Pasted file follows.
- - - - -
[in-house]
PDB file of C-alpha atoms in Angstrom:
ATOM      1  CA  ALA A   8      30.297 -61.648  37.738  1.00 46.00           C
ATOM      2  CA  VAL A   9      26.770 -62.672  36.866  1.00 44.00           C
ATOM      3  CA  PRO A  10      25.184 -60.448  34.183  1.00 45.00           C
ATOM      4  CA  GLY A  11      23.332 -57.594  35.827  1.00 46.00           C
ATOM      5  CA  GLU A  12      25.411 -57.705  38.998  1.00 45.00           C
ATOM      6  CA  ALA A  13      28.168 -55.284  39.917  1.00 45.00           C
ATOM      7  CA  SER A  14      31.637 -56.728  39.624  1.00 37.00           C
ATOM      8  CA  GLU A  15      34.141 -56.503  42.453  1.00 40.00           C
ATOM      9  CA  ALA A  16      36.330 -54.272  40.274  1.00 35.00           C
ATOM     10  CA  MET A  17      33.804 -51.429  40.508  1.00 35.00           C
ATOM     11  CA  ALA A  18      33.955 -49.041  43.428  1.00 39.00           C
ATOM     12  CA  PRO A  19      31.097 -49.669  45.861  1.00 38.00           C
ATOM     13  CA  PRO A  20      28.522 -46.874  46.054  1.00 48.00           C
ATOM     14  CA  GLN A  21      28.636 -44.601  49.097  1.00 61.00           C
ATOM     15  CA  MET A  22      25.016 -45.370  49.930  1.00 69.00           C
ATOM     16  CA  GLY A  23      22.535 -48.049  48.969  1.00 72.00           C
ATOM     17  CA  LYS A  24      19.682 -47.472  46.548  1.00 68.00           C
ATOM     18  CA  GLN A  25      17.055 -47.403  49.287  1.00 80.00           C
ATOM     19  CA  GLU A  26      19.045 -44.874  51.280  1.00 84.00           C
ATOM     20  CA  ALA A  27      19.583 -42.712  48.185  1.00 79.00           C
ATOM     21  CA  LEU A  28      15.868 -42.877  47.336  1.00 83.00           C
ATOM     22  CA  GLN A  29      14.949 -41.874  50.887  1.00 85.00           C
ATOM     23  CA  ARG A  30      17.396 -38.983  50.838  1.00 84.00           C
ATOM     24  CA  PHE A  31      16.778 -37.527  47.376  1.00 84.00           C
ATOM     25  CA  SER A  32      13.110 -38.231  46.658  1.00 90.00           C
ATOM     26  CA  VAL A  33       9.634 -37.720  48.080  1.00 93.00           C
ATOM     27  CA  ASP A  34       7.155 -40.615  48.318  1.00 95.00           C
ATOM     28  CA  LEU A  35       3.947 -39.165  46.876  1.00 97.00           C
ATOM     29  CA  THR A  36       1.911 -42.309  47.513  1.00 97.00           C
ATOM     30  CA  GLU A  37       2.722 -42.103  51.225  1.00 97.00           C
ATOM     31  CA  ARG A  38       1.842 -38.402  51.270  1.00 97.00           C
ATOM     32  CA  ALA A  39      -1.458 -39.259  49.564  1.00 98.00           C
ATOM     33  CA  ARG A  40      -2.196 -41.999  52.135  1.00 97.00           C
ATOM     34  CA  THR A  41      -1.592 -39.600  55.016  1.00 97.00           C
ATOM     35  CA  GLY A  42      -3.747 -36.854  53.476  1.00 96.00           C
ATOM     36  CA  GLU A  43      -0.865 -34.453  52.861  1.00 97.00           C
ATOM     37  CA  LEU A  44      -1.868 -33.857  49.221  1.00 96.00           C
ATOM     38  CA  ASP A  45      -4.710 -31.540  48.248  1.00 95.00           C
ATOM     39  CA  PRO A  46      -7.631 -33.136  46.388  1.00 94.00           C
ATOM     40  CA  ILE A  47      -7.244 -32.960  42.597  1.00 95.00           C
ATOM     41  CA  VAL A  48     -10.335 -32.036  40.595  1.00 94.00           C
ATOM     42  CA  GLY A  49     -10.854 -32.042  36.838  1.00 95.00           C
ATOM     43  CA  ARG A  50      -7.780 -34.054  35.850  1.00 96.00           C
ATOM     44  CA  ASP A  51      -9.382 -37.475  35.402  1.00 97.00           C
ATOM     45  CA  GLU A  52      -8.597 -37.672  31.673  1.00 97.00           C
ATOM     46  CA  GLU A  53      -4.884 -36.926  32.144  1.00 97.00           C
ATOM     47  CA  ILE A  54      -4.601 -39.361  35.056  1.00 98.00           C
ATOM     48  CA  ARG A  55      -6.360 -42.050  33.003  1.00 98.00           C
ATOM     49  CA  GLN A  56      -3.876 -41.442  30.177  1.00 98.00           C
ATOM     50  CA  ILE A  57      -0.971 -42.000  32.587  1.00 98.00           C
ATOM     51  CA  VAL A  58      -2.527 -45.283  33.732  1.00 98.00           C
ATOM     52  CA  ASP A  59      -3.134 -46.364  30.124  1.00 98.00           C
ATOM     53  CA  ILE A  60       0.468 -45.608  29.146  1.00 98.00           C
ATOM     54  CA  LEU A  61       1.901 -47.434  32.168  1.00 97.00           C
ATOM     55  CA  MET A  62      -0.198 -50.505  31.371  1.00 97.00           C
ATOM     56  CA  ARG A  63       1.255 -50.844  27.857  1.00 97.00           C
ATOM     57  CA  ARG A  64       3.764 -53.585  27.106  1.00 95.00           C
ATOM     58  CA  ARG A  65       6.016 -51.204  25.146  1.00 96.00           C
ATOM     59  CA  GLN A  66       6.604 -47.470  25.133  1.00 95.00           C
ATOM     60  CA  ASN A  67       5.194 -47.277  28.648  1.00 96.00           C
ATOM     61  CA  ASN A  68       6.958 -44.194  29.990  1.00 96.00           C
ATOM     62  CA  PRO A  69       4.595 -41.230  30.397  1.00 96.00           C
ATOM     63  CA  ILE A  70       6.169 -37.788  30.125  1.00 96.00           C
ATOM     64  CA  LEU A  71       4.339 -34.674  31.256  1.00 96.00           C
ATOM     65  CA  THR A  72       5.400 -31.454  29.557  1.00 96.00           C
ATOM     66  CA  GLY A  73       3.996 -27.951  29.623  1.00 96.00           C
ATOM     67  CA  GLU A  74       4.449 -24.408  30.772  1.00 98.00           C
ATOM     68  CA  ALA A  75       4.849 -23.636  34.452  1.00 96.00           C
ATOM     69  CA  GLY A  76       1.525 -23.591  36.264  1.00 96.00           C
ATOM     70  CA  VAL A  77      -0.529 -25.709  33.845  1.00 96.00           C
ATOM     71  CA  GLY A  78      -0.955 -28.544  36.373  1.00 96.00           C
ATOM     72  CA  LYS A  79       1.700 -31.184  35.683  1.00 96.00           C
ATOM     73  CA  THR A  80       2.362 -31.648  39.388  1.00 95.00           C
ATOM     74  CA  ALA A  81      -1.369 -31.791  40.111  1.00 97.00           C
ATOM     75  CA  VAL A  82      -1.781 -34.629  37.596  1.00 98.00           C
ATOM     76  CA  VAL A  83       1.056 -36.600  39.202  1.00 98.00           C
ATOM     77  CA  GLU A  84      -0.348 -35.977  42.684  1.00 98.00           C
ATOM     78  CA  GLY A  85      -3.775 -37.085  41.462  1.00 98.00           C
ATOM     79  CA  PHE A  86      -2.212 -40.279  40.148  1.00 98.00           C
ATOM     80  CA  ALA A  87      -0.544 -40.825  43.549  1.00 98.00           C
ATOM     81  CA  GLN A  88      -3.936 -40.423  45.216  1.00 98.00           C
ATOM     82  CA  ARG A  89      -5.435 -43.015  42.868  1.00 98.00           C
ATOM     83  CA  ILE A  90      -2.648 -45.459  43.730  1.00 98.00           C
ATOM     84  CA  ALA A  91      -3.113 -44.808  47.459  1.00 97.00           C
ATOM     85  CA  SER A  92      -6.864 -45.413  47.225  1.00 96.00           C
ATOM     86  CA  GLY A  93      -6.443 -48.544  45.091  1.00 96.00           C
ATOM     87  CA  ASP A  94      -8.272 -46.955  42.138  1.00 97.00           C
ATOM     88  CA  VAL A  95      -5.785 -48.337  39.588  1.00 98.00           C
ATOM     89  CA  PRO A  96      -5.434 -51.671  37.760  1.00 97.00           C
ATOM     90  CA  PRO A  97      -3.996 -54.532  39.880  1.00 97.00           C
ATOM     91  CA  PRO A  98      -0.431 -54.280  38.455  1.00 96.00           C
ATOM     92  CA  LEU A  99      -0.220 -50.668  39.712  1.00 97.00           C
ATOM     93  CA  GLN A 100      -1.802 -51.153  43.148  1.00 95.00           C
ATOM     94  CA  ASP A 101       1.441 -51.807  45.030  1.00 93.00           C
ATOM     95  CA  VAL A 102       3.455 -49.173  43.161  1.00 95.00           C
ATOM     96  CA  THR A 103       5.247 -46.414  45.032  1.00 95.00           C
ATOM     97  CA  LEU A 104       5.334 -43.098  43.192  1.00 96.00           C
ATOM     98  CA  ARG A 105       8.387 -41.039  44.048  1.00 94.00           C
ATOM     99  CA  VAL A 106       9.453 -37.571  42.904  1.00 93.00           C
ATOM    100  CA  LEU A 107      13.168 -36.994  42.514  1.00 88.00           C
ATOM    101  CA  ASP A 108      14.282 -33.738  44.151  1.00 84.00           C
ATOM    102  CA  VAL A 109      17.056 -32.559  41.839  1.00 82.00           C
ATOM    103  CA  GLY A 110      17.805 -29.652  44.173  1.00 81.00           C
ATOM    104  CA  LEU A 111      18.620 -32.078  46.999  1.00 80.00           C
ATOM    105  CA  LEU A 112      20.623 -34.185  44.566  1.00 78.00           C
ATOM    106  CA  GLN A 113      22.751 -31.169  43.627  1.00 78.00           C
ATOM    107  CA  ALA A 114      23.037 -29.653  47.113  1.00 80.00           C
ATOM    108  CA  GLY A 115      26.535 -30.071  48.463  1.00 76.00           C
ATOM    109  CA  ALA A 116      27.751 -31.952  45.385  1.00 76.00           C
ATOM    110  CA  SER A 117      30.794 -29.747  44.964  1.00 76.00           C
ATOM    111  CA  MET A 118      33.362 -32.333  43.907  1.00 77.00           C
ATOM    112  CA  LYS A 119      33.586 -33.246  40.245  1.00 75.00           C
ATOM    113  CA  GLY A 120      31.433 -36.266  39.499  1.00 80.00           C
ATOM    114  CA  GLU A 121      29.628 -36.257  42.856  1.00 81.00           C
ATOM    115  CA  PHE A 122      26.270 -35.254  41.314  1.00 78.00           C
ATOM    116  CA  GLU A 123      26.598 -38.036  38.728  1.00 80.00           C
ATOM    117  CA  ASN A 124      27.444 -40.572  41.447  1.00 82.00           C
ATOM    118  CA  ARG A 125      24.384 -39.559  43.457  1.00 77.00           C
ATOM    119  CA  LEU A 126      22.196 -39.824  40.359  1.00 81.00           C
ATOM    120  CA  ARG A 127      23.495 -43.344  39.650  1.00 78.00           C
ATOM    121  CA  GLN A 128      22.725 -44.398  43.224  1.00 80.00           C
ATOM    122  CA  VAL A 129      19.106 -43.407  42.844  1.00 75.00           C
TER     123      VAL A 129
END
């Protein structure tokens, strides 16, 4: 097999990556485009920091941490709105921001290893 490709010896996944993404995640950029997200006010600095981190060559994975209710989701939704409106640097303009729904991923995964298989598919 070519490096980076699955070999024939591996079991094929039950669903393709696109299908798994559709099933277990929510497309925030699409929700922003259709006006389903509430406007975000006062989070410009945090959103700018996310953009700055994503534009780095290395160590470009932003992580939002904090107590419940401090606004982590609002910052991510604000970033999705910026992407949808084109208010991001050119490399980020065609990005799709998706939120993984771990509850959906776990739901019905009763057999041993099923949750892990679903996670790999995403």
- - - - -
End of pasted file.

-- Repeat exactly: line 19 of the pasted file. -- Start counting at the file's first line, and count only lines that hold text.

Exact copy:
ATOM     17  CA  LYS A  24      19.682 -47.472  46.548  1.00 68.00           C